With apologies to the late Art Linkletter (Who remembers him?), people say and write the funniest things. The funniest are those that are unintentionally funny. A couple of articles, one in the magazine of The Jewish Telegraphic Agency and the other an op-ed piece in the New York Times assert that the election of Donald Trump to the presidency is causing major, clinical depression with anxiety among at least half of the U.S. population. If that isn’t unintentionally funny, I don’t know what is. The Times’s weighing in on the idea of mass depression and anxiety over Trump guarantees that the rest of the media will follow up with front page pieces of their own; tv news, talk tv and radio will follow. Thus a “crisis” is born.
The source for the idea of what might be called Trump Nervous Disorder is the mental health community. The members of that profession at least can’t say that Trump didn’t do anything for them; business must be booming, which usually makes for a sense of well being, not depression. So I doubt that they are suffering from Trump Nervous Disorder. They must sleep very well at night with Mr. Trump in the White House.
The JTA article begins with “The text messages started pouring in at 6:30 a.m., as Tracey Rubenstein was getting her kids ready for school. By the end of the day, the Boca Raton, Florida-based social worker had spoken to most of her clients…They were shocked, disappointed, sad and scared.” The reason: It was the morning after the election. Rubenstein claimed that “This is anxiety on a national level, on a level of existential crisis [My emphasis] for some people of national identity.” It’s an apocalypse!
Seriously, isn’t that a bit much? After all, Ms. Rubenstein practices social work in one of the richest neighborhoods in the country, where most of the residents are retired. They thus have a great deal of time on their hands, after their daily round of golf, to think about such things. In addition, research on retirees has found that retirement greatly increases one’s risk of clinical depression and anxiety, by as much as forty percent. Now that’s a crisis, at least for those who suffer from depression as well as the medical system that must treat the ever- growing number of elderly people.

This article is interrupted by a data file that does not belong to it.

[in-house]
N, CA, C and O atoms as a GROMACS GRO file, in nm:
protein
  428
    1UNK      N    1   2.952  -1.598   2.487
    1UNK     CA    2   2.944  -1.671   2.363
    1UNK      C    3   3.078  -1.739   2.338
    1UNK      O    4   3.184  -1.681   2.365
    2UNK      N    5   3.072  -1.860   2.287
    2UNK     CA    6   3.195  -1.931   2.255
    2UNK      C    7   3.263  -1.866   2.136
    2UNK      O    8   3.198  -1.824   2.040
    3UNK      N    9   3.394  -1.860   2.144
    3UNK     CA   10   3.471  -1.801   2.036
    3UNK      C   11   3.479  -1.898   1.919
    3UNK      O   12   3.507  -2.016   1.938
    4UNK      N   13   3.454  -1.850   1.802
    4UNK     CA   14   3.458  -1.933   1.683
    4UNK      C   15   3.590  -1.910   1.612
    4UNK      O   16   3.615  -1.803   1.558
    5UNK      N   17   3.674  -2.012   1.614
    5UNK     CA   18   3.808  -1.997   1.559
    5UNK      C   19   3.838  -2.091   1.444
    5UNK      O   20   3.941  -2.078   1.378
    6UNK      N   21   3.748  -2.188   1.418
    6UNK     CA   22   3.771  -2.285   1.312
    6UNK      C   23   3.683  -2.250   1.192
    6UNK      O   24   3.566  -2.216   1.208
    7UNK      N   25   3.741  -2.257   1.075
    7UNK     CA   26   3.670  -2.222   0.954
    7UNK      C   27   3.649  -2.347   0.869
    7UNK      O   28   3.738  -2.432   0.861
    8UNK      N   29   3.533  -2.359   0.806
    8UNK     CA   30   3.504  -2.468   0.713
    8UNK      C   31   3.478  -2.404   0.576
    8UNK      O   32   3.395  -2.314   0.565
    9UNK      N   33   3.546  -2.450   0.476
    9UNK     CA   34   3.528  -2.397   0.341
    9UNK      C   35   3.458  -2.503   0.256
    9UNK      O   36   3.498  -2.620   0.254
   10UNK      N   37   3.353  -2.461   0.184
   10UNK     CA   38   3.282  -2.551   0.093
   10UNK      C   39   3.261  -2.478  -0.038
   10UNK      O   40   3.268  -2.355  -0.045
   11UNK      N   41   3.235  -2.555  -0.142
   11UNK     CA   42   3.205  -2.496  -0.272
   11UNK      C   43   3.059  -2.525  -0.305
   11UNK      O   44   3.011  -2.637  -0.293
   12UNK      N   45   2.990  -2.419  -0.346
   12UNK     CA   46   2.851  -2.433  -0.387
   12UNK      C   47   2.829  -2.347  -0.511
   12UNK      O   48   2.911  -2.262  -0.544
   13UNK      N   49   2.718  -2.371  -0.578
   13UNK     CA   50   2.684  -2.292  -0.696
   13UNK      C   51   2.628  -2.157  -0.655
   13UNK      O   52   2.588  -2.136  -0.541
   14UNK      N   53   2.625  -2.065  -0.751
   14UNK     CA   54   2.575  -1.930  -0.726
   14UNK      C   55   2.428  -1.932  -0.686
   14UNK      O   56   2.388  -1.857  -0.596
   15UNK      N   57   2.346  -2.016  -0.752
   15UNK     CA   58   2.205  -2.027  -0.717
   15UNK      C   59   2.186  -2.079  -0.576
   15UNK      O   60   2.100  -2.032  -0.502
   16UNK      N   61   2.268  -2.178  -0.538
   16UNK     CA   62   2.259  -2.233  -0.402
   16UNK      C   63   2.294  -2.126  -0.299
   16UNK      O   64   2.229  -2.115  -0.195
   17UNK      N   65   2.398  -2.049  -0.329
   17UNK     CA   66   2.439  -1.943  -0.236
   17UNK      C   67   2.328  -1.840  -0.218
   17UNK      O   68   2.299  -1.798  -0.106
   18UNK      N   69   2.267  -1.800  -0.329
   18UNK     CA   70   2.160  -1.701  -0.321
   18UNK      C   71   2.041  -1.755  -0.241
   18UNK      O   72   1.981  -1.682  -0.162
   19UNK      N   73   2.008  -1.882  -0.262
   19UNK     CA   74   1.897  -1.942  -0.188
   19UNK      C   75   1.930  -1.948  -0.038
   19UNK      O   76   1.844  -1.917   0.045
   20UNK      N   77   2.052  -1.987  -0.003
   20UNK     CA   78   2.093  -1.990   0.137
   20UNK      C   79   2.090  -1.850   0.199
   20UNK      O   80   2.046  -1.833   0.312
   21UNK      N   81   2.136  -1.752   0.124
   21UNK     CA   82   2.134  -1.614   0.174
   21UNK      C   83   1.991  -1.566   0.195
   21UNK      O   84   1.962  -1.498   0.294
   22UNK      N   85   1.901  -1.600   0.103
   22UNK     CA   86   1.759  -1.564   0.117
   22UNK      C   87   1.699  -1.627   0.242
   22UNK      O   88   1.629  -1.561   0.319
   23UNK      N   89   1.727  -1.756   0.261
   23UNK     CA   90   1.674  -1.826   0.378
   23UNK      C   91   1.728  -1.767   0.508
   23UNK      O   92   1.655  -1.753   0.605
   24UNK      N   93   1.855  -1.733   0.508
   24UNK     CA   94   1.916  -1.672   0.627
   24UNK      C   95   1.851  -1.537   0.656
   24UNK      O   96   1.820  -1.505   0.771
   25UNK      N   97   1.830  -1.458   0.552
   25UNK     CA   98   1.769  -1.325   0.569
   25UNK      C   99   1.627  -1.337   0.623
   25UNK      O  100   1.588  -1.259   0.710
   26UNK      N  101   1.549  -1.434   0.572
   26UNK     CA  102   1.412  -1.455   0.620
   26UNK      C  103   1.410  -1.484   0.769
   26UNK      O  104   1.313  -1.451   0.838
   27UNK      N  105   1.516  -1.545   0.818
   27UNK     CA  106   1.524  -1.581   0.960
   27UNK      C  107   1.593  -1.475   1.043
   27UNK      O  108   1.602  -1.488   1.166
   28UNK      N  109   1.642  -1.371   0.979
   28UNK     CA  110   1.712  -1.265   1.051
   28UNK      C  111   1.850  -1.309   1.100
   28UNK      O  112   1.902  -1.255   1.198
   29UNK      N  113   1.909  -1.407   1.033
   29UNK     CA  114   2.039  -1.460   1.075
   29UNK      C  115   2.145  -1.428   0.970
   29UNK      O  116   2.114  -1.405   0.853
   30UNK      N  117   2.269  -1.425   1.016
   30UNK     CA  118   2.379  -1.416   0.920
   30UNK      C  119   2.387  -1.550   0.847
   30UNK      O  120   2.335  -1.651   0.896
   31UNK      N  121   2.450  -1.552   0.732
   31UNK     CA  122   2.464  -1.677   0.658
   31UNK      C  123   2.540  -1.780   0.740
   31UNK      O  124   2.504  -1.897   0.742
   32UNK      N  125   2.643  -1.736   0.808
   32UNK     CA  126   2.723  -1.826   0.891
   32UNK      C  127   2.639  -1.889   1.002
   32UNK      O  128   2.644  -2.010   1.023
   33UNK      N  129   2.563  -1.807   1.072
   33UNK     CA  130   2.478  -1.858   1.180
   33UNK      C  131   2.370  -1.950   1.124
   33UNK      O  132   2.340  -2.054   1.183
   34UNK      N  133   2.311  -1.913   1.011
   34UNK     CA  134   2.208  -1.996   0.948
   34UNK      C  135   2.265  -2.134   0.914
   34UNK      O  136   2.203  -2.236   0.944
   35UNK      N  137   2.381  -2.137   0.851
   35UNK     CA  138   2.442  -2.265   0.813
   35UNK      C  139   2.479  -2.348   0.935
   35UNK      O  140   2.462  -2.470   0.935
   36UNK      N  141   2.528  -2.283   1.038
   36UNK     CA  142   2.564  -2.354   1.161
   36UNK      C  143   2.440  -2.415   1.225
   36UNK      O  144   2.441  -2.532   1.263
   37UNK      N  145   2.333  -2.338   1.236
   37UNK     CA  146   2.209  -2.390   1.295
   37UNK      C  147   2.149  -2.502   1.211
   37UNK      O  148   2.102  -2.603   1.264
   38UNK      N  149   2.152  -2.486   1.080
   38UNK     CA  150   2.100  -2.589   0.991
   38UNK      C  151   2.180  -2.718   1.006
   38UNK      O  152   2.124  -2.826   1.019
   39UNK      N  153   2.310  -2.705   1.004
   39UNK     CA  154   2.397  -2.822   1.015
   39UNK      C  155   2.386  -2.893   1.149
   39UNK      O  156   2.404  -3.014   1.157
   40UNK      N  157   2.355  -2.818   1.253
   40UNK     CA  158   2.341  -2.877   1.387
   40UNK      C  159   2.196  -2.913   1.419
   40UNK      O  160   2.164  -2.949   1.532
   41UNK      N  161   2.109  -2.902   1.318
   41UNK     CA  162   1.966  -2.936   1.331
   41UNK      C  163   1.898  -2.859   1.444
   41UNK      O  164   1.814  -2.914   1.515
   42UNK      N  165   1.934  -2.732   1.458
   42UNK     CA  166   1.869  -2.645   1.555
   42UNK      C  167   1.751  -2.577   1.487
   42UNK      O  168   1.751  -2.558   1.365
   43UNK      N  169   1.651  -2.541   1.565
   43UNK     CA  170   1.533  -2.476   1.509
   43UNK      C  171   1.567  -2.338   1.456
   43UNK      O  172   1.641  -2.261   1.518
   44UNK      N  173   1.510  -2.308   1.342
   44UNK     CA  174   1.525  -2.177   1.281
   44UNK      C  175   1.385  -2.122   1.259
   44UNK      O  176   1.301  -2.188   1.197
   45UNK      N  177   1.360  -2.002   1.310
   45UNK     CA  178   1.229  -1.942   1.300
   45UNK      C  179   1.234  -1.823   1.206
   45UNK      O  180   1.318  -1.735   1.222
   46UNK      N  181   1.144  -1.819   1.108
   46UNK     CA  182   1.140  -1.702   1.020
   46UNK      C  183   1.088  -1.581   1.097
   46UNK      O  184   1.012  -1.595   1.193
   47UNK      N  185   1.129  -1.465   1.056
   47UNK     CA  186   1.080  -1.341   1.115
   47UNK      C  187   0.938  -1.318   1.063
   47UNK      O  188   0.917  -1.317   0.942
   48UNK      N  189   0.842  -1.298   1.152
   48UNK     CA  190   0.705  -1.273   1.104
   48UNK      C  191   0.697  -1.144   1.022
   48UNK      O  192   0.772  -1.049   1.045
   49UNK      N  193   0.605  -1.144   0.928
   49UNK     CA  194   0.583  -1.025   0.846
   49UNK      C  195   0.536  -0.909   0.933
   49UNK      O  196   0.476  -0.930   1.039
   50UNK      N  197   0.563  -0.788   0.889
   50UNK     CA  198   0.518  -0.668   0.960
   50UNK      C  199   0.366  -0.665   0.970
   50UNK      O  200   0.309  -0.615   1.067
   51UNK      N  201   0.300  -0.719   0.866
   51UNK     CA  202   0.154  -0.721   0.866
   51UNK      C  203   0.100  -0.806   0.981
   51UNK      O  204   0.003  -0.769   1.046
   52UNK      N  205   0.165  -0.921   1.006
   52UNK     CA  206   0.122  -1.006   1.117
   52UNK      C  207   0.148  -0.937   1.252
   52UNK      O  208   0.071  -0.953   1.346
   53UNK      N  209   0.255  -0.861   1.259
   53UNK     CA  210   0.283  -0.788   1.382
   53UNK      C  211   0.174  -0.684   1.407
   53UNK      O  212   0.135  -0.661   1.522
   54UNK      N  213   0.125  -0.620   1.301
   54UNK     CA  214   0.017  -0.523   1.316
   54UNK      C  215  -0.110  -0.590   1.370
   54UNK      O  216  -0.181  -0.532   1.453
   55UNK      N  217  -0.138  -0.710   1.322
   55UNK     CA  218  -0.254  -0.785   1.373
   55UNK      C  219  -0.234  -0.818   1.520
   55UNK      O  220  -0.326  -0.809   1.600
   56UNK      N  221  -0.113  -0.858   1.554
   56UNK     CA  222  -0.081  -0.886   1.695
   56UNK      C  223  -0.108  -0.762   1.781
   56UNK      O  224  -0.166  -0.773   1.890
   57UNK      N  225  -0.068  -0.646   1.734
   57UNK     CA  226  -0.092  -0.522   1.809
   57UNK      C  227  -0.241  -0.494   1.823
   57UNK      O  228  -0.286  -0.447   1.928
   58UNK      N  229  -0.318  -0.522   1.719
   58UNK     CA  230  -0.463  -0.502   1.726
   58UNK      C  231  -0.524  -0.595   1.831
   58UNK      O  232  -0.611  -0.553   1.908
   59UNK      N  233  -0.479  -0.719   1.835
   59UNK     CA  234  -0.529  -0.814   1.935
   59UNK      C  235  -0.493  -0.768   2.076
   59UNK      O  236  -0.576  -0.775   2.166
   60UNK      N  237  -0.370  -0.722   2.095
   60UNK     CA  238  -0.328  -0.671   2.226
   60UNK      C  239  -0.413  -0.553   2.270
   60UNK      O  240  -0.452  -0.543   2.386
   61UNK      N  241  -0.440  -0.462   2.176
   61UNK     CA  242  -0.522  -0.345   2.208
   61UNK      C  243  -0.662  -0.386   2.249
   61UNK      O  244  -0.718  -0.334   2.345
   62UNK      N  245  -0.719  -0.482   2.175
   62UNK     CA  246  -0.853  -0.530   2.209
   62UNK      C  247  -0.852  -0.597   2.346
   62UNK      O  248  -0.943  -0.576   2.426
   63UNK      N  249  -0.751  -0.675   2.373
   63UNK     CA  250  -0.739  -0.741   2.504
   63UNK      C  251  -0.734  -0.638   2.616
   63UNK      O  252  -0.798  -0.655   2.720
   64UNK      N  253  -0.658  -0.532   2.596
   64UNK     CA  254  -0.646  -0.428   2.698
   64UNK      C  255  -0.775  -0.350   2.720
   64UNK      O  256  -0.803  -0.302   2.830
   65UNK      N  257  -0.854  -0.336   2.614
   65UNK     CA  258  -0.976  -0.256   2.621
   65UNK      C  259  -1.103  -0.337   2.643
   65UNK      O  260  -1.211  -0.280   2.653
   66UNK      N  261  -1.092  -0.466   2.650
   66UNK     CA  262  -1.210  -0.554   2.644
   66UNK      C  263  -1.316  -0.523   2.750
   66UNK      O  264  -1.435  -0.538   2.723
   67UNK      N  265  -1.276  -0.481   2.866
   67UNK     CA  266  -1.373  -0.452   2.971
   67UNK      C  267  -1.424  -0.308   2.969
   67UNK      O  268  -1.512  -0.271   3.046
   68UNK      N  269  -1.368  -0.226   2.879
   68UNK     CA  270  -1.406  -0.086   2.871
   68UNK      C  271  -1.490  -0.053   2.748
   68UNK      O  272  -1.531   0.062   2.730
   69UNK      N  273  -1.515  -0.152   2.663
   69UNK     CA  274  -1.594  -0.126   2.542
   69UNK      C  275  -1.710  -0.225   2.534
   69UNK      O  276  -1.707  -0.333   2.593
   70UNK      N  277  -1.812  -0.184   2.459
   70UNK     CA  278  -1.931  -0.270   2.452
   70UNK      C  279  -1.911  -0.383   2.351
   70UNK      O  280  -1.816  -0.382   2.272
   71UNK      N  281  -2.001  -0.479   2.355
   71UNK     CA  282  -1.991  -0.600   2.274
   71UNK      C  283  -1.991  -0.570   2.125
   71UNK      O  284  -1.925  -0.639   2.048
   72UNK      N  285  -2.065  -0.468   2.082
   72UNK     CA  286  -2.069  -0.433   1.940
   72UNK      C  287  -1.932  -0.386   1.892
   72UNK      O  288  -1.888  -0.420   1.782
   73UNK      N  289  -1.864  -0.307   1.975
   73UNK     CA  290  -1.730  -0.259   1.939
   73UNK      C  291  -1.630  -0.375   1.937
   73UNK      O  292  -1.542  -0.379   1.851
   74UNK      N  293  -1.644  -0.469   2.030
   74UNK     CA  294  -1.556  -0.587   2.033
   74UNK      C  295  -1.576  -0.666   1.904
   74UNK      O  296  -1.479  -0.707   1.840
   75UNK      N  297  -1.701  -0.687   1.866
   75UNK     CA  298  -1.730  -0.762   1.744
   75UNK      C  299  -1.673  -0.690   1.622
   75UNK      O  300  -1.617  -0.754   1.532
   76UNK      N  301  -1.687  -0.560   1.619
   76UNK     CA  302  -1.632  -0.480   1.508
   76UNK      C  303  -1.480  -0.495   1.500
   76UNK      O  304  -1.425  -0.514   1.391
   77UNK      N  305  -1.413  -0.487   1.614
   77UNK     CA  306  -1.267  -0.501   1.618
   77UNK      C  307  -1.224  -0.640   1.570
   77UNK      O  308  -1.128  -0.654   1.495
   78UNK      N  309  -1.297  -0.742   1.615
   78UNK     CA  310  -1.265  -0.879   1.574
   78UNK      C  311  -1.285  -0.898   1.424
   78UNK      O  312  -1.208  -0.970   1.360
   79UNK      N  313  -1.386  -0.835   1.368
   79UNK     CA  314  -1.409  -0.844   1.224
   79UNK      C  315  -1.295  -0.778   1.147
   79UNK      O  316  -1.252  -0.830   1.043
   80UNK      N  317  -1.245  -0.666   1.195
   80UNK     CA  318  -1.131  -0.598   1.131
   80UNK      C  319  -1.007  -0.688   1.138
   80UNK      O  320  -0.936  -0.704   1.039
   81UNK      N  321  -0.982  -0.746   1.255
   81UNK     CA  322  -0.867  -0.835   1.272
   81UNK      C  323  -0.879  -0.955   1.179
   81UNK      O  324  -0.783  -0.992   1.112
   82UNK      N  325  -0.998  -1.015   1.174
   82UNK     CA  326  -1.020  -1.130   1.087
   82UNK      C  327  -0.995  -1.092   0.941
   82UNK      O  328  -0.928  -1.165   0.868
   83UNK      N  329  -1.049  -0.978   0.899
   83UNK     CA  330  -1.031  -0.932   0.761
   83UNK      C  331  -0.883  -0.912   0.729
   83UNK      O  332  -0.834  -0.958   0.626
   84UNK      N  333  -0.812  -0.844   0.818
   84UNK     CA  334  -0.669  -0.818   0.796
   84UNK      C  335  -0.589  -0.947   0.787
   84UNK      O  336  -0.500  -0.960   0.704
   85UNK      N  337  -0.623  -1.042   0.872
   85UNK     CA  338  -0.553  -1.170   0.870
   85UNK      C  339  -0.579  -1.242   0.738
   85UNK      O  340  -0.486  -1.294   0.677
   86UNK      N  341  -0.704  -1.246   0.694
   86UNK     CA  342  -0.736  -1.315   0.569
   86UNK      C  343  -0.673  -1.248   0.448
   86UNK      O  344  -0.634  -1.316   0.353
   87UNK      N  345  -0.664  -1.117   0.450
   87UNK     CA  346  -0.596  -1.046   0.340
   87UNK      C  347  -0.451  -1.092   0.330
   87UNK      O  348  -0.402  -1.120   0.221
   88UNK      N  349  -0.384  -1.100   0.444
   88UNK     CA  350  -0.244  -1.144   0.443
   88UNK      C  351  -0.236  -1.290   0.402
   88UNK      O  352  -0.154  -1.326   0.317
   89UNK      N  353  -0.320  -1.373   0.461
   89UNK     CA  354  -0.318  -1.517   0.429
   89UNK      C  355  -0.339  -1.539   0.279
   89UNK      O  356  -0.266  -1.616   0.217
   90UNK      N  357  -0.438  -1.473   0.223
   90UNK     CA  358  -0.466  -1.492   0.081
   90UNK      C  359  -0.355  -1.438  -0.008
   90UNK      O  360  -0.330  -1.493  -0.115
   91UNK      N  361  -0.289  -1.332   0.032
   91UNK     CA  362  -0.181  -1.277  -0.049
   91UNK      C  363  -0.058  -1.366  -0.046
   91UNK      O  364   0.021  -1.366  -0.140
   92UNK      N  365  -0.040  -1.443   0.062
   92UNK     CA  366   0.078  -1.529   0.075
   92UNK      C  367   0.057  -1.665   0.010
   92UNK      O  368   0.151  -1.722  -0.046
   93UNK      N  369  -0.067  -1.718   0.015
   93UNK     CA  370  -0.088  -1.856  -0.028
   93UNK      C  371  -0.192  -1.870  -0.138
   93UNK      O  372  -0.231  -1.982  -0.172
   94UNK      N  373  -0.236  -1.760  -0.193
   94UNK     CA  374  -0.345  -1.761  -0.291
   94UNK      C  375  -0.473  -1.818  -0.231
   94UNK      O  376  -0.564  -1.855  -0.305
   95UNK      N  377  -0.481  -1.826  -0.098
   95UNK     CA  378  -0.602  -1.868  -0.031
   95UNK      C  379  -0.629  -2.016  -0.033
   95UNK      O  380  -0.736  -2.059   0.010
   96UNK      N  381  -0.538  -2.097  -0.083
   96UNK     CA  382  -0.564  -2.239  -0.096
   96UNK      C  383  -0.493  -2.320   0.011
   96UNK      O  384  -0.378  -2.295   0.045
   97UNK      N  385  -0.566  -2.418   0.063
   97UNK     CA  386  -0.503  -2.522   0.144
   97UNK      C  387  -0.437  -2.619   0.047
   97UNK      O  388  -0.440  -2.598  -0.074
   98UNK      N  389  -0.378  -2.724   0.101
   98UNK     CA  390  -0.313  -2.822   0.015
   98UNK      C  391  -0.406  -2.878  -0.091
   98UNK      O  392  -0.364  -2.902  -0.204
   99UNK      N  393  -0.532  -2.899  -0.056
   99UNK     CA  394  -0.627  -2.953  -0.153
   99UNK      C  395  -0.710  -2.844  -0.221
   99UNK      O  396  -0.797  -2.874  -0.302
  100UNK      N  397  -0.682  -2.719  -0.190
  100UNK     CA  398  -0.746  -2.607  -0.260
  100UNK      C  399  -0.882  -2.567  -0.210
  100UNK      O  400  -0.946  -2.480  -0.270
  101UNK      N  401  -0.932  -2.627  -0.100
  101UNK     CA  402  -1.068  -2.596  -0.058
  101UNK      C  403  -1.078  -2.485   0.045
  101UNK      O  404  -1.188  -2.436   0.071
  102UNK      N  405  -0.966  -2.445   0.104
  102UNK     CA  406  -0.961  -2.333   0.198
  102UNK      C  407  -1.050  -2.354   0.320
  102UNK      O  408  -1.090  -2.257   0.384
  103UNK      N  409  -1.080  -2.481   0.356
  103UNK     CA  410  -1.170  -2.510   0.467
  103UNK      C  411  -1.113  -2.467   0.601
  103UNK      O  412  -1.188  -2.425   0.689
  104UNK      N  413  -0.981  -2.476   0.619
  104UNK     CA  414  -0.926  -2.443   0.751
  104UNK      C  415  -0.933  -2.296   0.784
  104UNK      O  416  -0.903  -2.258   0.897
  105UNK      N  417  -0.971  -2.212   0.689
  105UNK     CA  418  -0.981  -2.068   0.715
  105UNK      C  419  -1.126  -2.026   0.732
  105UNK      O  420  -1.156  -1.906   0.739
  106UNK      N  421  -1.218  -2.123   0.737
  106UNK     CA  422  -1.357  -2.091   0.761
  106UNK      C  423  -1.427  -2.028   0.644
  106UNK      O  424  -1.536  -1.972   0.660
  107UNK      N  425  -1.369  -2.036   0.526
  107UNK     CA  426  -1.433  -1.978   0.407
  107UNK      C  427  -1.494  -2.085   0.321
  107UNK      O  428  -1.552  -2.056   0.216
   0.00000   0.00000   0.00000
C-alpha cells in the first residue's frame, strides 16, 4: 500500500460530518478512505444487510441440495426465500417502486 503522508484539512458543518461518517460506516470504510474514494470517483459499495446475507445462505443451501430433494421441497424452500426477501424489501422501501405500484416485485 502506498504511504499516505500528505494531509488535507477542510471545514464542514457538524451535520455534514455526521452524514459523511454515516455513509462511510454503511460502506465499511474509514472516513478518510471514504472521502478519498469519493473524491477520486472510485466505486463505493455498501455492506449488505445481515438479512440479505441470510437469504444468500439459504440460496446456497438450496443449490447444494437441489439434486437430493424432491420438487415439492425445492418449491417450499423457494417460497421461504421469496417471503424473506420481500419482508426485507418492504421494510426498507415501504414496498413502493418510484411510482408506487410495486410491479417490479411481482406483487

The article goes on citing the opinions of various “mental health workers” and victims of Trump disorder, as well as well as a novelist. It ends where it began, with the Boca-Raton social worker who says, “I think there’s something very extraordinary going on with this president, and I don’t want to normalize erratic behavior, or behavior that’s not grounded in reality, or policies that are openly discriminatory or harmful [My emphasis].” Ms Rubenstein’s last phrase is partisan, not scientific. Rather than taking these complaints seriously, Rubenstein should advise her patients to join the club: Those who are politically engaged are always unhappy when their candidate loses; they may even experience some very mild depression for a while. Besides anyone being treated by a “mental health professional” has “issues” that pre-date an election.
The New York Times op-ed says pretty much the same as the one cited above: “‘So much is coming at us,’ said Sue Elias, a psychotherapist in New York City. ‘There’s a chronic sense of anxiety among my patients that I have never seen before.'” One psychiatrist cited, “A couple of patients…[who] were incredibly stressed and embarrassed to tell friends they had voted for Trump, as they felt they would lose their friendship…” So this is a bi-partisan crisis, although the mental illness, unsurprisingly, afflicts more Democrats than Republicans, 26 percent of Republicans and 72 percent of Democrats.